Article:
Daniel Mullan had just served a term of imprisonment for child sexual assault and child pornography convictions in Ireland, when he was arrested for further child sex offences that he allegedly committed in New York. The US authorities have requested Mr Mullan’s extradition for child sex offences, but this week Mr Mullan applied for a judicial review stating that the conduct alleged against him, in New York, should be prosecuted in Ireland, instead.
In the Irish High Court, Ms Justice Aileen Donnelly rejected Mr Mullan’s application for judicial review and found that an individual had no legal right to be considered for prosecution in Ireland. Justice Donnelly was also satisfied that Mr Mullan’s application was out of time and found that Mr Mullan had failed to fulfil his duty of candour to the court.
Mr Mullan sought two orders on judicial review:
- one order to require the Director of Public Prosecutions (DPP) to consider prosecuting him in Ireland and to take all necessary steps towards that end; and
- a second order to require the State Respondents to procure or to assist in procuring the investigation file in relation to the offences for which he is wanted in the US, for consideration by the DPP.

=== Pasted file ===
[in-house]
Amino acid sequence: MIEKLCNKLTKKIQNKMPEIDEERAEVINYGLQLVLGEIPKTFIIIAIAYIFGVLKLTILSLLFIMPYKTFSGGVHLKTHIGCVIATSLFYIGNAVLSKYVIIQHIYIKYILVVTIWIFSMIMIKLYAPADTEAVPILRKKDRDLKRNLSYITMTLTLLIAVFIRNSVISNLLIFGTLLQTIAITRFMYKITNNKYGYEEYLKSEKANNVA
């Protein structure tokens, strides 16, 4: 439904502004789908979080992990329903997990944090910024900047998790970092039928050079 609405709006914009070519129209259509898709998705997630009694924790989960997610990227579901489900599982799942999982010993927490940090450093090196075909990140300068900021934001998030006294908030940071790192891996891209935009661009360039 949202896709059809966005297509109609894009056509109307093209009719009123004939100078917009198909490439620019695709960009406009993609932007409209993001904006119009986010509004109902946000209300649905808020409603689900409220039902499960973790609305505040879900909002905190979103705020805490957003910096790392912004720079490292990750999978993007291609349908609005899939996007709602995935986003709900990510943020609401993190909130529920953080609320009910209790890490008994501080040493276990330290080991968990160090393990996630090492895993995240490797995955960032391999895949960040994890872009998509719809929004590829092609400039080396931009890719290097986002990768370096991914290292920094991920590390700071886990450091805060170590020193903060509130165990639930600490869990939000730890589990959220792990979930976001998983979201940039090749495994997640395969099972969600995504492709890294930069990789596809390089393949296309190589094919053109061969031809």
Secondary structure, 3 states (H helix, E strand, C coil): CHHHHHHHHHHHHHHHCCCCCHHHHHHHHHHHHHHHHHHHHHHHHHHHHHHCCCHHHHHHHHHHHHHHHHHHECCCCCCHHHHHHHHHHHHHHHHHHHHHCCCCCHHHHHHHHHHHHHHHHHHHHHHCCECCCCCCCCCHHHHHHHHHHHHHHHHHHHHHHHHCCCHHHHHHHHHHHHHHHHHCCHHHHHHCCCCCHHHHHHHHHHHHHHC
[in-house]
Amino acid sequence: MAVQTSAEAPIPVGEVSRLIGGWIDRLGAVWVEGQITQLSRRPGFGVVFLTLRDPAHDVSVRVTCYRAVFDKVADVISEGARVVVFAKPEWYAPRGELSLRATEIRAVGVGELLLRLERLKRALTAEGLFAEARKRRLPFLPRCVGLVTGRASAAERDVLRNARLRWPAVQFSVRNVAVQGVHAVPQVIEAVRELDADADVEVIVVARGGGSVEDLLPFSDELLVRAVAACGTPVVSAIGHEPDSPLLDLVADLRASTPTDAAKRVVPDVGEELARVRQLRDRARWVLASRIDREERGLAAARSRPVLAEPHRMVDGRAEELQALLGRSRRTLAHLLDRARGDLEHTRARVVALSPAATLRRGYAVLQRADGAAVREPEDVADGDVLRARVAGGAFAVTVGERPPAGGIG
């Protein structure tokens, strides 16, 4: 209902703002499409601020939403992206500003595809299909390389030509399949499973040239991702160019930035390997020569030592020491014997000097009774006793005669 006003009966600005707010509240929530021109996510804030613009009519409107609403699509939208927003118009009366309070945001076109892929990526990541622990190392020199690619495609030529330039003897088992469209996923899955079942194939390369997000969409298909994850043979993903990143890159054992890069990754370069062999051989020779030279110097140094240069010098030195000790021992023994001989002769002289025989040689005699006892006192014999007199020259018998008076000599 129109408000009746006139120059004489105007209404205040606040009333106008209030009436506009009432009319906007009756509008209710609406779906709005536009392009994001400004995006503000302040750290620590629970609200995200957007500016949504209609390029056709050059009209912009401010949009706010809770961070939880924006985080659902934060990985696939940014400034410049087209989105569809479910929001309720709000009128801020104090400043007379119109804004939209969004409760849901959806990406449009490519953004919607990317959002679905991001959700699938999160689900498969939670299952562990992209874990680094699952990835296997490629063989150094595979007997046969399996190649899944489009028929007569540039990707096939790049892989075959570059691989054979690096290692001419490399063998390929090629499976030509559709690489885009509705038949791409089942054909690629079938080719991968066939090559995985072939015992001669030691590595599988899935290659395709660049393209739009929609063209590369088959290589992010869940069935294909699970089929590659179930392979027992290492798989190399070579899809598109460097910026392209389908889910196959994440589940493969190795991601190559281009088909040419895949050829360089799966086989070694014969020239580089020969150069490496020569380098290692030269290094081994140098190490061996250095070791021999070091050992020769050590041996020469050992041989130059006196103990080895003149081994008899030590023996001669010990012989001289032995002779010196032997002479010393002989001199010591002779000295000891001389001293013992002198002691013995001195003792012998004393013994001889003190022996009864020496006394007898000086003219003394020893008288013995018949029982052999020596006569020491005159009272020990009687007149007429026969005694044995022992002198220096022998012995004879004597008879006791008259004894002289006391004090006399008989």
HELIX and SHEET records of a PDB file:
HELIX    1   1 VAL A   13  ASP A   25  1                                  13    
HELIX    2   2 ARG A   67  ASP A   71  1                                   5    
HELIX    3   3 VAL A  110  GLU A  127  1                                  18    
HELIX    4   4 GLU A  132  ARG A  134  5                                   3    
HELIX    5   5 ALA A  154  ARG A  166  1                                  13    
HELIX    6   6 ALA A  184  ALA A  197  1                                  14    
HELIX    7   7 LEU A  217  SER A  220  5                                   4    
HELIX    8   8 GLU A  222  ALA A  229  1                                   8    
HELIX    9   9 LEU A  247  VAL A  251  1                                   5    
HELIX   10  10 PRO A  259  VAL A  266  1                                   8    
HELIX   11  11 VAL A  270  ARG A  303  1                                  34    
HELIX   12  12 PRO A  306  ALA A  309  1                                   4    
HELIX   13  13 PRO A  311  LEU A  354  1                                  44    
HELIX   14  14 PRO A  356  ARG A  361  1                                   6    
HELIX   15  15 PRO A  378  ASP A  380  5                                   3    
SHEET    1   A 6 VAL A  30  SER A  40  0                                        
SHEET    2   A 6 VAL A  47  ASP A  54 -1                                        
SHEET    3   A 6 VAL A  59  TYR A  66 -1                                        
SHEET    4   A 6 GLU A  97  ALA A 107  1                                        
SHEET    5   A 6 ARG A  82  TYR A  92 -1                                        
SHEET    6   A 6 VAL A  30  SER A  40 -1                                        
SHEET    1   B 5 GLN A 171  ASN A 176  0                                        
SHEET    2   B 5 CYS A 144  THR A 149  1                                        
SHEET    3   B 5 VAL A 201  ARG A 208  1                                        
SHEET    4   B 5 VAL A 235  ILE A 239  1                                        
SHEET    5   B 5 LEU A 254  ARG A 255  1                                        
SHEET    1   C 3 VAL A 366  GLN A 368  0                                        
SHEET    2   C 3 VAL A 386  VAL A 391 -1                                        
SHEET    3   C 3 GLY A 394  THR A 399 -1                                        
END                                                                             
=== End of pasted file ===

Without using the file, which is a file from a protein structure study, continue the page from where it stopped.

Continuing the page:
Additionally, Mr Mullan also sought a declaration that he is entitled to have consideration given to the prospect of his prosecution taking place in Ireland in circumstances where the alleged offences are also offences under Irish law.
In opposing the application for judicial review, the DPP and the State Respondents argued that:
- the application for judicial review was delayed and had subsequently been made out of time;
- Mr Mullan did not act with the requisite candour during the application because he did not draw the attention of the High Court to relevant, binding court decisions;
- there was no known substantive right, or legal basis, for the entitlement to the reliefs sought in his application.
Ms Justice Donnelly’s decision to reject Mr Mullan’s application for judicial review rested on three grounds:
- the application for leave was not made within three months from the date when grounds for the application first arose, therefore Mr Mullan was out of time in respect of the relief claimed;
- it was an established rule that judicial review applications were subject to a duty of the ‘upmost good faith’ on the part of the applicant. Mr Mullan had failed to fulfil this duty by not drawing the attention of the High Court to relevant, binding court decisions and by failing to act with good faith at the ex parte stage; and
- Mr Mullan had not discharged the burden of proving that the right to be considered for prosecution in Ireland exists and had been violated.